KUALA LUMPUR : The government should release to the public a feasibility study which shows how the proposed realignment to the East Coast Rail Link (ECRL) will lower costs and save time, said Institute for Democracy and Economic Affairs (IDEAS).
In a statement, IDEAS said it welcomes the current government’s intention to lower the costs of the project, but must release a study showing how this will be achieved.
Its chief executive officer Tricia Yeoh remarked that large infrastructure projects such as the ECRL require significant amounts of public funding.
“The government must ensure that the decisions around these projects are based on achieving value for money and high-quality service delivery, while supported through comprehensive feasibility studies.
“These studies should also be published as part of a robust assurance process. The failure to disclose them undermines evidence-based decision-making,” she said.
IDEAS noted that internationally accepted standard for transparency requires the government to project information such as estimated project budget, land areas, property acquisitions, material prices, environmental impacts, and mitigation measures — all of which would be made available through the publication of feasibility studies and environmental impact assessments.
“This is a perfect opportunity for the current government to demonstrate higher transparency standards than the previous two administrations. Providing comprehensive information on large infrastructure projects that abide by international standards will set Perikatan Nasional apart from its predecessors, and set a good example within the region as well,” commented Yeoh.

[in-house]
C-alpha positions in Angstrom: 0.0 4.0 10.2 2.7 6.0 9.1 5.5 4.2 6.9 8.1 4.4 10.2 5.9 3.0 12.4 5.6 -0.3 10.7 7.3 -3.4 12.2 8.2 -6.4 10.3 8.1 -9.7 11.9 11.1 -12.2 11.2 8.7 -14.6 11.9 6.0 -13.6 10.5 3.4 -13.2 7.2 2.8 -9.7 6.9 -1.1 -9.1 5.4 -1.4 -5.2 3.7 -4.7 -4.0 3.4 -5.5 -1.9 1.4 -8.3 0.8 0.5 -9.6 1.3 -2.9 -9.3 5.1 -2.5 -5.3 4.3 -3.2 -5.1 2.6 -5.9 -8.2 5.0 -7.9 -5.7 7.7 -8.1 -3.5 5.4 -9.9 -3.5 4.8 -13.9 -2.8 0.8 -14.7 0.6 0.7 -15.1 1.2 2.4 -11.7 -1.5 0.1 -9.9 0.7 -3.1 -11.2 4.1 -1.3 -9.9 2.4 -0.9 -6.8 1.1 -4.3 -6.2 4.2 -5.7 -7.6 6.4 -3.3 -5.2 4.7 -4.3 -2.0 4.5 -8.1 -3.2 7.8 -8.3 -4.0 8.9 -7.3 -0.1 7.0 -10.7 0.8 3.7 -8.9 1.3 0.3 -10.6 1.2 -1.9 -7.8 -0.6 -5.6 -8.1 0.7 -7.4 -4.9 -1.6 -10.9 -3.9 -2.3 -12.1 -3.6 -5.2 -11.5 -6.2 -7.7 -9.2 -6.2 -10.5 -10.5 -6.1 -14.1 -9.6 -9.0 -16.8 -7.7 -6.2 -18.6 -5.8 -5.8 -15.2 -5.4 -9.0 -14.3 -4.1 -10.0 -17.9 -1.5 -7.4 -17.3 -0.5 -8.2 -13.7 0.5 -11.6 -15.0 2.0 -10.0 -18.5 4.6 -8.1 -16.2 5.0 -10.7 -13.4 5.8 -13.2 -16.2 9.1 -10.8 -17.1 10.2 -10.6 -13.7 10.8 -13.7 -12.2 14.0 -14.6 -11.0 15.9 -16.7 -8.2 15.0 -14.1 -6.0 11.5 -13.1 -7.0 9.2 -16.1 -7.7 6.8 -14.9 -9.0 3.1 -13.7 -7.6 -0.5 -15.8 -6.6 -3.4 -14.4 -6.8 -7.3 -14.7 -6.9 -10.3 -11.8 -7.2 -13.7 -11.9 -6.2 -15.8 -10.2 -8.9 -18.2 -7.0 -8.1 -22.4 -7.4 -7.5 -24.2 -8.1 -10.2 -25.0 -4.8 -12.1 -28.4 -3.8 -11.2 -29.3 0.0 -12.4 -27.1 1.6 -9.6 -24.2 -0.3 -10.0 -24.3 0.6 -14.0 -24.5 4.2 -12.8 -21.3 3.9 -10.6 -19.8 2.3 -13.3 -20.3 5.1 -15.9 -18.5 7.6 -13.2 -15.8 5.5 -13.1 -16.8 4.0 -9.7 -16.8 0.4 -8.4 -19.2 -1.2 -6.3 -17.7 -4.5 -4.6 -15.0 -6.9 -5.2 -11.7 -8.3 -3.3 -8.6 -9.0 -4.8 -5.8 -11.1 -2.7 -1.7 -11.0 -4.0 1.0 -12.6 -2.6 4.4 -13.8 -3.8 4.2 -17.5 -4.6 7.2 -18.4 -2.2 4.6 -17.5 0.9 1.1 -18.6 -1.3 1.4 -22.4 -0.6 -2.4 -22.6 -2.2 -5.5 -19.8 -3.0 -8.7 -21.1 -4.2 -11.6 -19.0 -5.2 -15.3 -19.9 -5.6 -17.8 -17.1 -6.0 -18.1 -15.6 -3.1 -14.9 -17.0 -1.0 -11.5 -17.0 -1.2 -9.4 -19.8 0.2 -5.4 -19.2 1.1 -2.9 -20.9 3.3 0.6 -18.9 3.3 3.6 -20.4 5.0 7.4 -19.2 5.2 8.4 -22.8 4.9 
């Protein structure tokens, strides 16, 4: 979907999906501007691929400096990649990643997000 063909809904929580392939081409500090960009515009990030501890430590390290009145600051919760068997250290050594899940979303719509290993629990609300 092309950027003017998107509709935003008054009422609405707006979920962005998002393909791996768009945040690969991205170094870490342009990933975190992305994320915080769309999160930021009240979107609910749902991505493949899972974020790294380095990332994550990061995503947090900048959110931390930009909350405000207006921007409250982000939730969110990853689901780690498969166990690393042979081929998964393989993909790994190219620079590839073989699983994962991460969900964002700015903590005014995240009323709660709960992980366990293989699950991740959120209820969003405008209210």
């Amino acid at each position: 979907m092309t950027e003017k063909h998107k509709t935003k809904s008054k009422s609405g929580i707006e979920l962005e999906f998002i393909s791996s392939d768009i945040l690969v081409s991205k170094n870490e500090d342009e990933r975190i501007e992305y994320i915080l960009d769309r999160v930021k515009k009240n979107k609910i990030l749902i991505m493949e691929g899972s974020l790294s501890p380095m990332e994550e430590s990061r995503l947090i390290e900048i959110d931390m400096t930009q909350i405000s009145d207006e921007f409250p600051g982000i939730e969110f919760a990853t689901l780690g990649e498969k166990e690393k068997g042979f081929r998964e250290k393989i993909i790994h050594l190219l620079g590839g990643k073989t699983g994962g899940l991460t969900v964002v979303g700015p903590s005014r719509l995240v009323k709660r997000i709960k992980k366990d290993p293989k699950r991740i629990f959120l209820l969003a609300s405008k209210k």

Transport Minister Datuk Seri Dr Wee Ka Siong has said via a written parliamentary reply that the government is looking at reverting to the alignment previously announced under the Barisan Nasional administration.
In particular, the government is in the midst of reviewing Section C of the alignment, which spans from Mentakab to Port Klang, in respect of the original alignment which goes through Bentong to Gombak.
In 2019, the Pakatan Harapan (PH) government renegotiated the megaproject to reduce its costs, resulting in project cost reduction of RM21.5 billion and a significant realignment which covers Section C.
However, the PH government did not complete the Environmental Impact Assessment required by the Environmental Quality Act 1974, nor did it publish the feasibility study for the now contested section of the track.
Therefore, the cost reduction, which brought the project’s price tag to RM44 billion, from RM65.5 billion, was based on a comprehensive value engineering exercise, with no report on the exercise being published to the public either, according to IDEAS.
According to a report by The Edge, reverting to the old alignment could raise the cost by 13.64% to an estimated RM50 billion.
By : Arjuna Chandran Shankar – THE EDGE MARKETS